Beneath the Mask of Anger

A couple of weeks ago, I had an exchange on Twitter that taught me something about pain. The whole thing began when I tweeted an article published in The Guardian called, “Five Things Trump Could Do Right Now to Ease the Opioid Crisis.” At this point, I don't remember much about the essay. It must have been somewhat interesting, otherwise I wouldn't have wasted my time tweeting it, though I suspect nothing about it was overly insightful or radical. It was just another article sent out to the world with a relatively harmless message attached: 

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Off the tweet went, and disappeared into the universe. I forgot about it, as I do with most things I tweet, and moved onto other reading, other thoughts. But when I returned to my phone that afternoon, I found this message: 


In the short time I've been on Twitter (and back on Facebook after a year long hiatus), I've been largely spared this kind of blunt response to my writing and the articles I've shared. I've received a fair amount of critique and disagreement from readers, which I actually really enjoy. The majority of it has been thoughtful and engaging. But seeing this response caught me off guard. Nothing about it was particularly aggressive or disrespectful, but it hit me on a personal level. It pushed a certain button. I've lost people I loved in recent years to overdoses, and because of this, my initial response was a swelling of anger. How could someone call 150 (up to 175 now, I believe) deaths a day from opioid overdoses bullshit? How could someone say that my friends who have died are dead because of bullshit? 

I wanted to shoot back, tell this guy how ignorant his comment was, how narrow minded a view of the world he must have, how heartless to call this situation bullshit. But in recovery, I've learned that my first reaction is, more often than not, the wrong one. I've been schooled in the restraint of tongue and pen, which is especially difficult to apply on social media where it's so easy to come out type out some pithy little jab, and hit send. In the virtual realm, pulling the trigger is simple because I am staring down a screen instead of another living, breathing human being.

So, I put my phone away, and came back to the comment later. When I did, here's how I responded:


After thinking about this individual's response, I realized we did have some common ground. Addiction to alcohol is a real issue that I feel deserves attention, so after saying hello, I told him just that. I also felt like it was important that I express my view on the opioid crisis. Engaging in a respectful manner doesn't mean my views get shut down. I expressed my opinion straight forward way. No shots fired. No problem. 

Here's the response I got back: 


Ok. Here's a shift. suddenly the context broadens. In these words, I see a human being who is facing the real struggles of being taken off of a medication that he needs. He is a person who is is suffering.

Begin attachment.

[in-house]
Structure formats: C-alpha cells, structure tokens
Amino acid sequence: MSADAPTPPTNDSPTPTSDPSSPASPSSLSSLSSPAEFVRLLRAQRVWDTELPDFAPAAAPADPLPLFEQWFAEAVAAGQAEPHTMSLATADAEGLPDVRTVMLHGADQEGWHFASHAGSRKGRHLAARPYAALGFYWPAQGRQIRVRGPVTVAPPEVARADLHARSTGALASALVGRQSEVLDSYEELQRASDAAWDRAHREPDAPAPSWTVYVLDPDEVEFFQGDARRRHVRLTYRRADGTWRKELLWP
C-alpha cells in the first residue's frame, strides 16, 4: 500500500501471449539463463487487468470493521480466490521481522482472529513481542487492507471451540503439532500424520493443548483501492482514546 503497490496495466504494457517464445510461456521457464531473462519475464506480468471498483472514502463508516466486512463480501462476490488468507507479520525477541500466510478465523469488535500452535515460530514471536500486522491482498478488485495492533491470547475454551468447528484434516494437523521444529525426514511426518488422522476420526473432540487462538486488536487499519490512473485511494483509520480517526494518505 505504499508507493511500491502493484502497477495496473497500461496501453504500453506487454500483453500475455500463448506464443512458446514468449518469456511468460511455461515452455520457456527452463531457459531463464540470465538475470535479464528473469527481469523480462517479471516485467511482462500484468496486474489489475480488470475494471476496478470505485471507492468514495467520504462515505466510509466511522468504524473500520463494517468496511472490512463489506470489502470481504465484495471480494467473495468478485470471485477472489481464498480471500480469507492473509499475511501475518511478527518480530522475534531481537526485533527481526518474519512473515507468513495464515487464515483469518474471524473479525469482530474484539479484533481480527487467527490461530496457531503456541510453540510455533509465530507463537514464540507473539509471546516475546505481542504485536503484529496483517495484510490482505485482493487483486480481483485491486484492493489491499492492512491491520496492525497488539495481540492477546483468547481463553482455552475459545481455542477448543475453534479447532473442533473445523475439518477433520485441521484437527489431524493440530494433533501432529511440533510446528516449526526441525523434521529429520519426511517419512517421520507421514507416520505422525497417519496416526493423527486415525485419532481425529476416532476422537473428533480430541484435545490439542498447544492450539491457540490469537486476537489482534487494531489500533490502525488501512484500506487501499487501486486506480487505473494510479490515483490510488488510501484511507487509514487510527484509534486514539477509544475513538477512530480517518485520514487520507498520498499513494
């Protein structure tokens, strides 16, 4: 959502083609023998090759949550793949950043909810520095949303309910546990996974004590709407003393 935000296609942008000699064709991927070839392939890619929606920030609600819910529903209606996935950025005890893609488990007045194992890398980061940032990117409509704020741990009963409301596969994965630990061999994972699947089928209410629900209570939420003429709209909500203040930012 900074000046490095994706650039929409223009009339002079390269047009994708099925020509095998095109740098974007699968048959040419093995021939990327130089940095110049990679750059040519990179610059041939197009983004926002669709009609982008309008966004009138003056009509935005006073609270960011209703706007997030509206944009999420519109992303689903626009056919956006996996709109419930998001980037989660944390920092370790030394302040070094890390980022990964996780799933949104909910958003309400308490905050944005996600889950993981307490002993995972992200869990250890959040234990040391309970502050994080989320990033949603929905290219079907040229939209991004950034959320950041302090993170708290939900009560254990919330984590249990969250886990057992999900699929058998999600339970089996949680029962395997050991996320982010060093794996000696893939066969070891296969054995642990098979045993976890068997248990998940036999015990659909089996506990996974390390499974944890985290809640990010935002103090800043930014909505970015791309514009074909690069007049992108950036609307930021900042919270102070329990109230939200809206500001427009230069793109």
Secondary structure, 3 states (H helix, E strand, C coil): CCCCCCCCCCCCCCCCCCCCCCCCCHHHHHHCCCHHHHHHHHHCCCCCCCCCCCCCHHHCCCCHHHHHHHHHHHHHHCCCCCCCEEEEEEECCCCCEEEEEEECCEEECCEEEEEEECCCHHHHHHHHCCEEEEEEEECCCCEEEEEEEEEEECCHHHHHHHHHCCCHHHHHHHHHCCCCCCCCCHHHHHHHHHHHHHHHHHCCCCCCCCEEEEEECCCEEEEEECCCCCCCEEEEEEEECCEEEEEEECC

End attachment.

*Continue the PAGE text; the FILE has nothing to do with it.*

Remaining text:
At this point in our exchange, I was reminded that anger is often the mask we wear over our pain. If I had shot back with my initial thoughts, belittled this guy, called him ignorant, cold hearted or whatever, I would have totally missed the opportunity to see him. And in seeing him, I realized that the initial comment had nothing to do with me at all, even though I really wanted to make it so. 

Here's how I responded: 


Once the mask of anger is removed, and the pain is revealed, we have the opportunity to be helpful. I tried. Perhaps there was a better response than the one I gave, but I made myself available in the best way I knew how at that moment. Interestingly, the exchange began to learn toward dialog. The little I'd learned about this guy was enough to offer a genuine response that was directed toward what was really at issue for him. I also began to see another angle of the opioid crisis. Before this back and forth, I'd given little thought to the fact that there are people out there who live with chronic pain who are being impacted, too. This guy, though sharing his experience, was broadening my perspective. 

Though the tone of the exchange remained a bit tense, and my attempt to be helpful was a flop, there is another shift in his final comment:


The exchange ended on somewhat of a reconciliatory note. In a slant way, he apologized for his approach. I believe this came as the result of being seen. Through my recognition of his pain, he began to see the way his pain was manifesting. Because of this, I had the opportunity to let him know it was not a problem, and wish him well. The discussion ends in a much better place than it started: 


Guess who that one "like" came from. 

I don't share this conversation to pat myself on the back for the way I responded. Trust me, had it been another day, had I been feeling less centered, I would have taken the bait just as quick as the next person and done my best to cut this guy down. I share it because it points me toward something bigger.

I can imagine this interaction having gone another way. Had I followed the anger I felt at the outset of the conversation, an anger that was inspired by the pain I feel in response to my own losses, I would have struck back, which would have caused more pain. That pain would have likely inspired another blow. And on it goes. Pain begets pain.

There is a better way, and I think its implications could be enormous if we can begin to practice in small ways. When I see anger, I should assume it's masking some kind of pain. If I can engage in a respectful and empathetic way, that pain might be revealed. When the pain is revealed, I have the opportunity to address what is really there. And in the process, my own perspective might be broadened.